China says foreign leaders cannot get away with meeting the Dalai Lama, even in personal capacity

Foreign leaders can’t think they can get away with meeting exiled Tibetan spiritual leader the Dalai Lama just because they are doing it in a personal capacity, as they still represent their government, a senior Chinese official said

Reuters October 21, 2017 12:08:35 IST
China says foreign leaders cannot get away with meeting the Dalai Lama, even in personal capacity

Beijing: Foreign leaders can’t think they can get away with meeting exiled Tibetan spiritual leader the Dalai Lama just because they are doing it in a personal capacity, as they still represent their government, a senior Chinese official said on Saturday.

China says foreign leaders cannot get away with meeting the Dalai Lama even in personal capacity

File image of Dalai Lama. AFP

China considers the Dalai Lama, who fled into exile in India in 1959 after a failed uprising against Chinese rule, to be a dangerous separatist. The Nobel Peace Prize winning monk says he simply seeks genuine autonomy for his Himalayan homeland.

Visits by the Dalai Lama to foreign countries infuriate China, and fewer and fewer national leaders are willing to meet him, fearing the consequences of Chinese anger, though some have tried to placate Beijing by saying they are meeting him in a personal not official capacity.

Zhang Yijiong, who heads the Communist Party’s Tibet working group, told reporters on the sidelines of a party congress that there could be no excuses to meeting the Dalai Lama.

"Although some people say, the Dalai is a religious figure, our government didn’t put in an appearance, it was just individual officials, this is incorrect," said Zhang, who is also a vice minister at the United Front Work Department, which has led failed talks with the Dalai Lama’s representatives.

"Officials, in their capacity as officials, attending all foreign-related activities represent their governments. So I hope governments around the world speak and act with caution and give full consideration their friendship with China and their respect for China’s sovereignty," he added.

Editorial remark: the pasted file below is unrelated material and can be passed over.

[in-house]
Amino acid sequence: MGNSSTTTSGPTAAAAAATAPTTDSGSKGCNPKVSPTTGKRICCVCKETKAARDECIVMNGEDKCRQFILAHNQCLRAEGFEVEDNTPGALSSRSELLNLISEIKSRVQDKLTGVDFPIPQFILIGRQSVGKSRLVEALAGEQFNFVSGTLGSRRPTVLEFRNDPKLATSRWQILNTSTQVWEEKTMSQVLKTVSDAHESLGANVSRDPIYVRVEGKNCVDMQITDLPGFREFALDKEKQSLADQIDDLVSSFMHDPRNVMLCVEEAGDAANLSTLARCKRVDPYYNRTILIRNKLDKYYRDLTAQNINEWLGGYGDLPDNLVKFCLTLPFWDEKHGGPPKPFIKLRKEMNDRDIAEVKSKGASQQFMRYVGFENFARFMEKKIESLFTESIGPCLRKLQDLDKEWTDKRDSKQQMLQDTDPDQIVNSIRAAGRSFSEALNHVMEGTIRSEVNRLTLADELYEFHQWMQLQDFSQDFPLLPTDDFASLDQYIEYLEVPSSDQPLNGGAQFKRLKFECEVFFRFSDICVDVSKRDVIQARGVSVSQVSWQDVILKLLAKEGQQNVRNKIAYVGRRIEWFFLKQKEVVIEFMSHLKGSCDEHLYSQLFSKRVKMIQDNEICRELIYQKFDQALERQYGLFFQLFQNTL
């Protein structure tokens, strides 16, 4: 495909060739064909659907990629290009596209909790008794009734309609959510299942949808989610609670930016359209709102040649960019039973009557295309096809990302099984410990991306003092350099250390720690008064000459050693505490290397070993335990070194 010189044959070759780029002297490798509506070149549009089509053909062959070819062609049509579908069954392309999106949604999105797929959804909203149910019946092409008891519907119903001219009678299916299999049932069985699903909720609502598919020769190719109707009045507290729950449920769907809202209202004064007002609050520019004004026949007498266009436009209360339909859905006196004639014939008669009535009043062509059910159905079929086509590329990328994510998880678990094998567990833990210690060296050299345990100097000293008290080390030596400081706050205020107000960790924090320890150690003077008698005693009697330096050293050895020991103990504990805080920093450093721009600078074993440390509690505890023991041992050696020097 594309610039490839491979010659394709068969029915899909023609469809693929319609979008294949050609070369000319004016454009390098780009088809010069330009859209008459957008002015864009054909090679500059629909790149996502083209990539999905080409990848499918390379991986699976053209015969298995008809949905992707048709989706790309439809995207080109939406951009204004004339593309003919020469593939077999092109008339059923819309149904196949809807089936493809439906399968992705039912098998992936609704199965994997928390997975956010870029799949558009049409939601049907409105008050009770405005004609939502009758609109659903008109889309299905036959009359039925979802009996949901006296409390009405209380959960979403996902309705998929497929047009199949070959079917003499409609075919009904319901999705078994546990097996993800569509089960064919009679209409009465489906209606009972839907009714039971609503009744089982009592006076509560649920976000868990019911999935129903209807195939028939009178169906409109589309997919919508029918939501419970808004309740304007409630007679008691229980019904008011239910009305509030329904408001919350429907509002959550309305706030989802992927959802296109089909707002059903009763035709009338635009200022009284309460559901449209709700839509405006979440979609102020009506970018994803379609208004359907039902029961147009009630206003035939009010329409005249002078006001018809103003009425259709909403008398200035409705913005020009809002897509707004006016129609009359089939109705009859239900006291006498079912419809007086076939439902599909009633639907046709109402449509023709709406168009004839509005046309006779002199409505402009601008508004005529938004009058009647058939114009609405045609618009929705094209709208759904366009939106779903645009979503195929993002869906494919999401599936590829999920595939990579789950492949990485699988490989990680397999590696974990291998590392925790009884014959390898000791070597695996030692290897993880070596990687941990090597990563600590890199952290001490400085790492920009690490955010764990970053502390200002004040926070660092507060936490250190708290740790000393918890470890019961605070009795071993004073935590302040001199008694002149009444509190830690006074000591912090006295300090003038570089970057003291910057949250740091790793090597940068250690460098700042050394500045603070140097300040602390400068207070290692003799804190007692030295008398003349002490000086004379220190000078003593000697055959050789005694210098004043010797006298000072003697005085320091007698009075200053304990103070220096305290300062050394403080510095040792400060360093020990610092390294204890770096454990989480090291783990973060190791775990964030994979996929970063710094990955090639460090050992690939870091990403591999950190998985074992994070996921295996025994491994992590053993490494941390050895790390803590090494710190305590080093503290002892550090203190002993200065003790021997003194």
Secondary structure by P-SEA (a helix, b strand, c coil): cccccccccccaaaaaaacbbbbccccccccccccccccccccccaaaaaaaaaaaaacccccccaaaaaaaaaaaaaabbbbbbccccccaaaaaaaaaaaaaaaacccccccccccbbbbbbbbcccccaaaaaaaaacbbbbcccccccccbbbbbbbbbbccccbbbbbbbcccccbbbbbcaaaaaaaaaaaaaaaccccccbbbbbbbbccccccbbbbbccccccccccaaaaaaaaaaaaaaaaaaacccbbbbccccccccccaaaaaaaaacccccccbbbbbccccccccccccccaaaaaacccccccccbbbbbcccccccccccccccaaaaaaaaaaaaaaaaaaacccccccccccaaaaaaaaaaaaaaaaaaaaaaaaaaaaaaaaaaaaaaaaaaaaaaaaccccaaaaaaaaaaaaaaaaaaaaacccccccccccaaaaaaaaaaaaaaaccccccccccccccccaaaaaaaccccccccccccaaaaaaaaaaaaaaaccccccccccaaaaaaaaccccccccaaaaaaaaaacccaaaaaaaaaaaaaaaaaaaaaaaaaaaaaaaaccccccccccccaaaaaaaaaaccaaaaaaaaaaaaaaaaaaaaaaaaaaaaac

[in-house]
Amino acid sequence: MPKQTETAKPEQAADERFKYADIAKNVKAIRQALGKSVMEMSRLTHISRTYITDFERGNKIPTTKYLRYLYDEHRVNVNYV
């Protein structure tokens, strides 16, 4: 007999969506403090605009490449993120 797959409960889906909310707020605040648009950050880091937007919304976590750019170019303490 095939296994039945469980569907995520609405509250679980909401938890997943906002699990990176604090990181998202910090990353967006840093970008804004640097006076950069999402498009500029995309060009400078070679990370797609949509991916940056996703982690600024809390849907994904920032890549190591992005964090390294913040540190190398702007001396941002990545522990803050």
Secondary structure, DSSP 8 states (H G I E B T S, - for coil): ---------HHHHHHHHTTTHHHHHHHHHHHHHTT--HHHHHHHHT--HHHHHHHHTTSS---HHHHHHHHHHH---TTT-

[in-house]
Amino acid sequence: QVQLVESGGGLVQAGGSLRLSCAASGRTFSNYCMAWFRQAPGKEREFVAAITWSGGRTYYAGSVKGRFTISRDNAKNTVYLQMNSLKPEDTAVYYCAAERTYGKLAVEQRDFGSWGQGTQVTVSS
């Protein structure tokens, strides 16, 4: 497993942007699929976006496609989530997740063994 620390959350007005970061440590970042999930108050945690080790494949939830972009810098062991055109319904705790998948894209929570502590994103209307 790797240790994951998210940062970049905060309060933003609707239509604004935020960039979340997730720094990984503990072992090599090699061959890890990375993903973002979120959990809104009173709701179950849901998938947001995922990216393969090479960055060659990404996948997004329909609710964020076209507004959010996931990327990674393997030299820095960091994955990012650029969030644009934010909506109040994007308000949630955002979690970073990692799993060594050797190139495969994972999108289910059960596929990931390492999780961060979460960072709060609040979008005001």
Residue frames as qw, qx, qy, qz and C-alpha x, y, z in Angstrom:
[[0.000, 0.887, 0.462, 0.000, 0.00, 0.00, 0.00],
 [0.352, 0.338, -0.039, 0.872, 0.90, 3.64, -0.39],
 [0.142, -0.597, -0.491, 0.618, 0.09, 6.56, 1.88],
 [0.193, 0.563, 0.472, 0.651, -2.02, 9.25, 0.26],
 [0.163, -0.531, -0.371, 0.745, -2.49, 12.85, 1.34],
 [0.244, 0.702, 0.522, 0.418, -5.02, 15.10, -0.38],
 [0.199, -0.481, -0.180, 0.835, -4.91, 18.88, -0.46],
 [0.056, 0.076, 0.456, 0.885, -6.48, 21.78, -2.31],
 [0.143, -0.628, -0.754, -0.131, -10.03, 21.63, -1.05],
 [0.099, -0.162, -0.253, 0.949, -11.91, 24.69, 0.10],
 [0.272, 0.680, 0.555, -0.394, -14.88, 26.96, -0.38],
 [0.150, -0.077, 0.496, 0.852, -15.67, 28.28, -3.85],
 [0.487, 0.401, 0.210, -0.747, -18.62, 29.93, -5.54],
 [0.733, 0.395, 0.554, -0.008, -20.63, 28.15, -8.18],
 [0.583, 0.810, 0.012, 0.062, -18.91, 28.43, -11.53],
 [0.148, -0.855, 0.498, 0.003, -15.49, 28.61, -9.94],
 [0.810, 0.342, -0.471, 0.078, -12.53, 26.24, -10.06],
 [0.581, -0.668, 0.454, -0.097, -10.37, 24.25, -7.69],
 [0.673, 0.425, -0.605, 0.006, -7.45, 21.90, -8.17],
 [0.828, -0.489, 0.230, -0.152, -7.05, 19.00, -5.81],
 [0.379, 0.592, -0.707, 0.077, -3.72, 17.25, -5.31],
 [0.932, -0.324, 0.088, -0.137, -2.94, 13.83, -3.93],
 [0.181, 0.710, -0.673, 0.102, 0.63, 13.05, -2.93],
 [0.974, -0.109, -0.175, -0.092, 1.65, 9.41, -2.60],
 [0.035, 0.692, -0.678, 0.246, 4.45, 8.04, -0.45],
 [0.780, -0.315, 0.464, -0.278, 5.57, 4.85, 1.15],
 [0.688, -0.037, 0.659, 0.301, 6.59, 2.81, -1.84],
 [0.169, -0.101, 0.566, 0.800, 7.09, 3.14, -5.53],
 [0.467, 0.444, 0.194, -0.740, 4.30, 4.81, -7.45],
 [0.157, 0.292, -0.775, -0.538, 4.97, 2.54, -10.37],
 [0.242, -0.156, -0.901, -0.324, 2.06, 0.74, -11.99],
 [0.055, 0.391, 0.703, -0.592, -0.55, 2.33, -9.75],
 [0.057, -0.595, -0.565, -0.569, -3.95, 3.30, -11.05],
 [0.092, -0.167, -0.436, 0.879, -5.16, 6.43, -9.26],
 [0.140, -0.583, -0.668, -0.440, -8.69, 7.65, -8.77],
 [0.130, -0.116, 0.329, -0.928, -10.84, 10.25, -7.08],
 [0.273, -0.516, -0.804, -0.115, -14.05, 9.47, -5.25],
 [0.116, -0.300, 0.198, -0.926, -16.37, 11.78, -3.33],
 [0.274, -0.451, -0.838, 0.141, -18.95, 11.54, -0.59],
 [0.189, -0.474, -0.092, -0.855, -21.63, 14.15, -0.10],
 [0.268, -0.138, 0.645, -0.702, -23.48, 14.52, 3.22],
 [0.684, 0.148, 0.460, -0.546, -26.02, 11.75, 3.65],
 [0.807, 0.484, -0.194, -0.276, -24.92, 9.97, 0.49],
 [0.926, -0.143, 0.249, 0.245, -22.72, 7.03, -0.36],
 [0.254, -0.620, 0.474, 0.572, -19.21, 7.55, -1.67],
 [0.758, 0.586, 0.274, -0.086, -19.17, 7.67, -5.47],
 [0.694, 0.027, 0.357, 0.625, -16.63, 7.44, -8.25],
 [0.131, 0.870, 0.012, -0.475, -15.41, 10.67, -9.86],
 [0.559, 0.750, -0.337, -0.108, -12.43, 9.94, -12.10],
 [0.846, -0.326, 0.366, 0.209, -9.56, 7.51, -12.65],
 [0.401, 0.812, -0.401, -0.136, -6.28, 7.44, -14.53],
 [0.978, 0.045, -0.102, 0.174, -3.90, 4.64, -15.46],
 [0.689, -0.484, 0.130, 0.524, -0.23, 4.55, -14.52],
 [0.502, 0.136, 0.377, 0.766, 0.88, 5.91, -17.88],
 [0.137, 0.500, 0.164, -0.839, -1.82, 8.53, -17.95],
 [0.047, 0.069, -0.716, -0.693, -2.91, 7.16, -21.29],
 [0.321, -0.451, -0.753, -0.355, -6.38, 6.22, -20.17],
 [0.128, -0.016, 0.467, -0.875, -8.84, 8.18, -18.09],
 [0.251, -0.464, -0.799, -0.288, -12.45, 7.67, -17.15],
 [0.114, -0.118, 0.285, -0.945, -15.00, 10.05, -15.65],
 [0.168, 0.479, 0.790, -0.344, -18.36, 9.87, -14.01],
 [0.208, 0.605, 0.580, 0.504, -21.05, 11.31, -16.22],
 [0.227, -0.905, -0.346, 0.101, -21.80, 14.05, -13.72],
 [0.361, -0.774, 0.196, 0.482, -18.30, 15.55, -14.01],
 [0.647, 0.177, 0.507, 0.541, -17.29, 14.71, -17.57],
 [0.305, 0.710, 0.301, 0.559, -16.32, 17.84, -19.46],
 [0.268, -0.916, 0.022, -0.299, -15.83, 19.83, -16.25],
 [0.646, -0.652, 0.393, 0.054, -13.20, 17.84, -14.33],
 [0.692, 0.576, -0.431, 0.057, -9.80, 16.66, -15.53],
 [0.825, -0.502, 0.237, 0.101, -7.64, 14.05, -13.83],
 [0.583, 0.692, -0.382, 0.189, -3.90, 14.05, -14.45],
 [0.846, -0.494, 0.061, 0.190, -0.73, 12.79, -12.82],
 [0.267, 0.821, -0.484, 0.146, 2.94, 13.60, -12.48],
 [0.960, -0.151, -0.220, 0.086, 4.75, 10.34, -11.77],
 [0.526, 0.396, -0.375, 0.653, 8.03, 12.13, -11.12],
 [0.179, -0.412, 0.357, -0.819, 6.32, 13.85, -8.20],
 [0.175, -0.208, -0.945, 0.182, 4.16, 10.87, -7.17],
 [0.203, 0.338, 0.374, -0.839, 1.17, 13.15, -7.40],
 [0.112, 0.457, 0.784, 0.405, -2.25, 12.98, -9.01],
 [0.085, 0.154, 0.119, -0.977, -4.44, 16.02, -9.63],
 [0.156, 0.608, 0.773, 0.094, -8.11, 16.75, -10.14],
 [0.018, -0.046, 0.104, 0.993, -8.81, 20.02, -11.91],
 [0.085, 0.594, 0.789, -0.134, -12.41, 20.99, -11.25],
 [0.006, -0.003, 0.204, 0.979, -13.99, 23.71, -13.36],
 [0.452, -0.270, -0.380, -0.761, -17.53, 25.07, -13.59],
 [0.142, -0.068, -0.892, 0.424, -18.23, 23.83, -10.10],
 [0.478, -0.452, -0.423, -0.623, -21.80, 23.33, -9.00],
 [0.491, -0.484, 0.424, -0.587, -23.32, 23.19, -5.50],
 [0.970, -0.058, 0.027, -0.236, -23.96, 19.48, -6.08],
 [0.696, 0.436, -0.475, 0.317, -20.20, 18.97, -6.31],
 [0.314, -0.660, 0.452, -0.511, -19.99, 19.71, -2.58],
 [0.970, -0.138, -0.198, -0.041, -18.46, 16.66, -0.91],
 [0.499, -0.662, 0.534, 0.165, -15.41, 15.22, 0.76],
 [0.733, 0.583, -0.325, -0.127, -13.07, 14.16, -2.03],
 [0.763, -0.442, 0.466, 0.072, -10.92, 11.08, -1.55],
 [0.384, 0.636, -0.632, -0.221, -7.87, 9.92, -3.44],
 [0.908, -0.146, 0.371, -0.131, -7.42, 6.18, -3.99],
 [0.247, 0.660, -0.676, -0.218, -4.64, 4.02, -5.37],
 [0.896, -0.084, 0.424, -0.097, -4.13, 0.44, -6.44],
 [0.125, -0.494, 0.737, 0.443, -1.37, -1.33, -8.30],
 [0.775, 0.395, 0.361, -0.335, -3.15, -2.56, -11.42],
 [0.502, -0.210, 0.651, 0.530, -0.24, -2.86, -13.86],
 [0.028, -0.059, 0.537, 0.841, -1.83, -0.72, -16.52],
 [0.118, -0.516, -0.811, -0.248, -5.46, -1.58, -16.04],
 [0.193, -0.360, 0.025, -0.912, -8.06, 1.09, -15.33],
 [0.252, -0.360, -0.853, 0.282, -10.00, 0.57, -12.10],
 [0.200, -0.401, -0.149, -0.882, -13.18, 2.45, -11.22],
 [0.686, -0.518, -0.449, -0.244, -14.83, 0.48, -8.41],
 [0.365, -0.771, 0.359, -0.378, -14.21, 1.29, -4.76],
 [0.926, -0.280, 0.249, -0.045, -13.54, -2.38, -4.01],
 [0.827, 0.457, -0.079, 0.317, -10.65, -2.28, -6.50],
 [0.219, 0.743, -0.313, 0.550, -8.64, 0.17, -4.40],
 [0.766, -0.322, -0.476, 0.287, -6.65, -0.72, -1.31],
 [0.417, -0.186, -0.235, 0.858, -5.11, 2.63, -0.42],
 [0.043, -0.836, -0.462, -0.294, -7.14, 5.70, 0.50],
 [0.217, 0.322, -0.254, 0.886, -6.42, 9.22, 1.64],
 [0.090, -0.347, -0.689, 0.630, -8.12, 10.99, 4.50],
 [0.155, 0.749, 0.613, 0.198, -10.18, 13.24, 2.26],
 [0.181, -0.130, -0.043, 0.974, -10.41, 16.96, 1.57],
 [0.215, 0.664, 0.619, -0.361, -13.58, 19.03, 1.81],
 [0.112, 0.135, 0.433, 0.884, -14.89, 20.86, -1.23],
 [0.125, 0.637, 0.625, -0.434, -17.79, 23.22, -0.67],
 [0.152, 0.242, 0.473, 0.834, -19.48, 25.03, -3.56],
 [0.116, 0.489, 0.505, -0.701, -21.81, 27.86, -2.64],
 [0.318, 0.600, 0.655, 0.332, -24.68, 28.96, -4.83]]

China took control of Tibet in 1950 in what it calls a "peaceful liberation" and has piled pressure on foreign governments to shun the Dalai Lama, using economic means to punish those who allow him in.

China strongly denies accusations of rights abuses in Tibet, saying its rule has brought prosperity to what was a remote and backward region, and that it fully respects the religious and cultural rights of the Tibetan people.

China also insists that Tibet in an integral part of its territory and has been for centuries.

Zhang, who worked in Tibet from 2006-2010 as a deputy Communist Party boss, said that Tibetan Buddhism was a special religion "born in our ancient China".

"It’s a Chinese religion. It didn’t come in from the outside," he said.

Updated Date:

also read

Xi Jinping declines Joe Biden's proposal to meet face-to-face during 90-minute call
World

Xi Jinping declines Joe Biden's proposal to meet face-to-face during 90-minute call

The US president reportedly proposed to his Chinese counterpart that the leaders hold the summit in an effort to break an impasse in US-China relation

US Senate votes to ban products from China's Xinjiang over human rights violations of Uyghur Muslims
World

US Senate votes to ban products from China's Xinjiang over human rights violations of Uyghur Muslims

The measure now heads to the House of Representatives, which must pass it if it is to reach President Joe Biden's desk for his signature

Boris Johnson likely to meet Joe Biden on sidelines of UNGA
World

Boris Johnson likely to meet Joe Biden on sidelines of UNGA

Johnson is expected to hold bilateral talks with Biden during his four-day trip to the US for the UNGA, and the prime minister will try to mend relations with Washington